The Government notes this recommendation with revised reporting already being progressed.

Annex 13 to the Chicago Convention already provides guidance on, and establishes standards for, the content and style of incident reports. The requirement to report is specified in the Transport Safety Investigation Act2003 and Regulations. A notification form is published on the ATSB website.

Through the work the ATSB has been undertaking with the aviation industry since 2010 on revising reporting requirements, the ATSB has been seeking to provide more advice to industry on better reporting practices. The explanatory material that will exist in support of the new regulations will provide further guidance to industry.

Recommendation 18

The committee recommends that Civil Aviation Safety Authority (CASA) require operators to observe the highest standards of incident reporting from their personnel and provide appropriate training as part of the safety promotion function of their Safety Management System (SMS).

Response

The Government notes this recommendation which is already covered in existing safety, regulatory, legislative and oversight provisions.

The Civil Aviation Orders (CAO) 82.3 and 82.5 set out the minimum requirements for a SMS.

These orders both require safety promotion systems and specifically list safety communication as a requirement that is documented in an operator's SMS. CASA has also developed a Civil Aviation Advisory Publication on these matters.

An operator must be able to demonstrate to CASA that they have developed an effective hazard identification and risk management process as part of their SMS, and that this has been communicated to all operational personnel.

These personnel in turn must have received appropriate training in hazard identification so as to more effectively identify potential hazards in their workplace and report them into the SMS.

CASA's regular surveillance of operators also involves the monitoring of SMS performance within the operator's system, which includes consideration of the continuing capability of reporting and associated safety data processes.

Recommendation 19

The committee recommends that, in order to enhance 'just culture' and open reporting of incidents, aviation operators should ensure that their relevant managers are adequately trained in procedural fairness.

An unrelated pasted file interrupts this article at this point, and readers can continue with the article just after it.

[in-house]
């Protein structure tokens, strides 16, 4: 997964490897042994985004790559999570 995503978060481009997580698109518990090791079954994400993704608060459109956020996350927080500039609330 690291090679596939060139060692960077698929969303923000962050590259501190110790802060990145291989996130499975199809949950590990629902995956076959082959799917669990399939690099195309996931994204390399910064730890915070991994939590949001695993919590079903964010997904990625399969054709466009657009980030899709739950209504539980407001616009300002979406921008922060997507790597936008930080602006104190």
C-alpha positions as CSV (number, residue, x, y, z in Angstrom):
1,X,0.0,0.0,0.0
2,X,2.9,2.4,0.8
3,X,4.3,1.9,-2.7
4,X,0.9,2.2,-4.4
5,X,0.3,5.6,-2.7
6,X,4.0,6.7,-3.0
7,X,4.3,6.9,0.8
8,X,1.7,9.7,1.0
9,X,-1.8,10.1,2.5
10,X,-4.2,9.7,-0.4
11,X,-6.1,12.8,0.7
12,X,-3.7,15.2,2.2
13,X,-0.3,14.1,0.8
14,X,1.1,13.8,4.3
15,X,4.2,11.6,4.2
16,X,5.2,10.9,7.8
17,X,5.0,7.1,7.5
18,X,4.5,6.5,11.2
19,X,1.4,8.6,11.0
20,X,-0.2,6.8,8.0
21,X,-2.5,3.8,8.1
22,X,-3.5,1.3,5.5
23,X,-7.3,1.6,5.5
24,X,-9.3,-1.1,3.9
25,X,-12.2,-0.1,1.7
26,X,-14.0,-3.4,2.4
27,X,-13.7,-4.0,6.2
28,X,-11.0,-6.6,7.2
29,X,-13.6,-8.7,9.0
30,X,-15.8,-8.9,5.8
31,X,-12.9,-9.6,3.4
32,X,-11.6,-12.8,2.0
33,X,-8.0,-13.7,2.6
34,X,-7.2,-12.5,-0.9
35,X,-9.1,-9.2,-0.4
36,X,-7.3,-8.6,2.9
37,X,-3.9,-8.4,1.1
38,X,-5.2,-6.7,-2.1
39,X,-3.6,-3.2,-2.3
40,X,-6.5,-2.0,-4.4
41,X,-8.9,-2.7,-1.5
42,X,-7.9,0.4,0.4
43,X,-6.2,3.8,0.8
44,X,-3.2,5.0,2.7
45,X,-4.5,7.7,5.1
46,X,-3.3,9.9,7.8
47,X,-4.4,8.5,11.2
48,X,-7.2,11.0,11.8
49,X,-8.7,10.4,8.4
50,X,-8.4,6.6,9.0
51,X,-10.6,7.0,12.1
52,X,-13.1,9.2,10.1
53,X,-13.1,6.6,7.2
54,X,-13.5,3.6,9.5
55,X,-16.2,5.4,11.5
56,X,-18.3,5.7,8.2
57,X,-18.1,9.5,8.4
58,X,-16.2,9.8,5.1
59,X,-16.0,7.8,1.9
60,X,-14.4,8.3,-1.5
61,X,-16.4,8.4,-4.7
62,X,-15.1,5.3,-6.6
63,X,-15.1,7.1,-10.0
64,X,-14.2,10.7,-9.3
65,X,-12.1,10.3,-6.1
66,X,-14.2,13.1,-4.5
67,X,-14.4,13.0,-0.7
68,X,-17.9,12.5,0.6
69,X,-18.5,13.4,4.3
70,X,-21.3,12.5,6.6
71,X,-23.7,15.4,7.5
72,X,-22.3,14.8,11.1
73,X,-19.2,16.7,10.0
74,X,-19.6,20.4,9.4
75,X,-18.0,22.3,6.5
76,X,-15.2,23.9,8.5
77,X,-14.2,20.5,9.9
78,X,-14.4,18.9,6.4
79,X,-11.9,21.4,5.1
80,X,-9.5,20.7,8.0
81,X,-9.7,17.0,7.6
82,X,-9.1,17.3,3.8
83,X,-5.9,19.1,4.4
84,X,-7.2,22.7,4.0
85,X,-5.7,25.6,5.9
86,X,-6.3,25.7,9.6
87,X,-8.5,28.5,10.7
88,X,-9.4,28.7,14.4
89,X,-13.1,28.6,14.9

Response

The Government notes this recommendation.

The implementation of the recommendation is a matter for aviation operators .

However, it is noted that CASA ' s Civil Aviation Advisory Publication (CAAP SMS-1(0) - Safety Management Systems for Regular Public Transport Operations) already refers to concepts of ' just culture ' in the context of an operator ' s organisation.

Recommendation 20

The committee recommends that, following the release of the International Civil Aviation Organization (ICAO) fatigue guidelines, the Civil Aviation Safety Authority (CASA) should expedite necessary changes and/or additions to the regulations governing flight and cabin crew fatigue risk management as a priority.

Response

The Government notes this recommendation which is already being progressed.

Since the Senate Committee ' s report was completed, there has been a major international development in consideration of fatigue matters with the release by ICAO of an amendment to Annex 6 of its Standards and Recommended Practices (SARPs) and the provision of guidance material in relation to managing fatigue for aviation personnel.

CASA is currently conducting a standards development project relating to fatigue management and has invited the participation of key stakeholders in a Working Group to progress the assessment of ICAO ' s advice with a view to implementing the SARPs, where appropriate, into the Australian regulatory framework .

The Working Group commenced its consideration of these important issues in October 2011 . It is further expected that CASA will be providing a regulatory proposal for public comment early in 2012 for flight crew and by mid-2012 for cabin crew.

Recommendation 21

The committee recommends that, in the event that the International Civil Aviation Organization (ICAO) fatigue guidelines do not extend to cabin crew duty limits and fatigue risk management more broadly, the Government should amend the Civil Aviation Act 1988 to include cabin crew fatigue risk management under the Civil Aviation Safety Authority's (CASA) regulatory oversight.

Response

The Government notes this recommendation.

However the recommendation is no longer required as the amended ICAO SARPs for fatigue risk management cover cabin crew.

Recommendation 22

The committee recommends that the Civil Aviation Safety Authority (CASA) specify the type of training and amount of training required for cabin crew, including mandatory English language standards.

Response

The Government supports the recommendation in-principle.

The proposed new CASR Sub-part 121(O) covering 'Air Transport Operations by Large Aeroplanes'will introduce thorough, comprehensive requirements relating to cabin crew training and checking.

These draft regulations are expected to be available for public comment by the end of the year.

While English is the international language used by domestic and international cabin crews, ICAO does not specify English language proficiency standards for cabin crew as such . However noting the Committee ' s recommendation, CASA will assess the need for such an inclusion in its assessment of the relevant proposed new Operations regulations.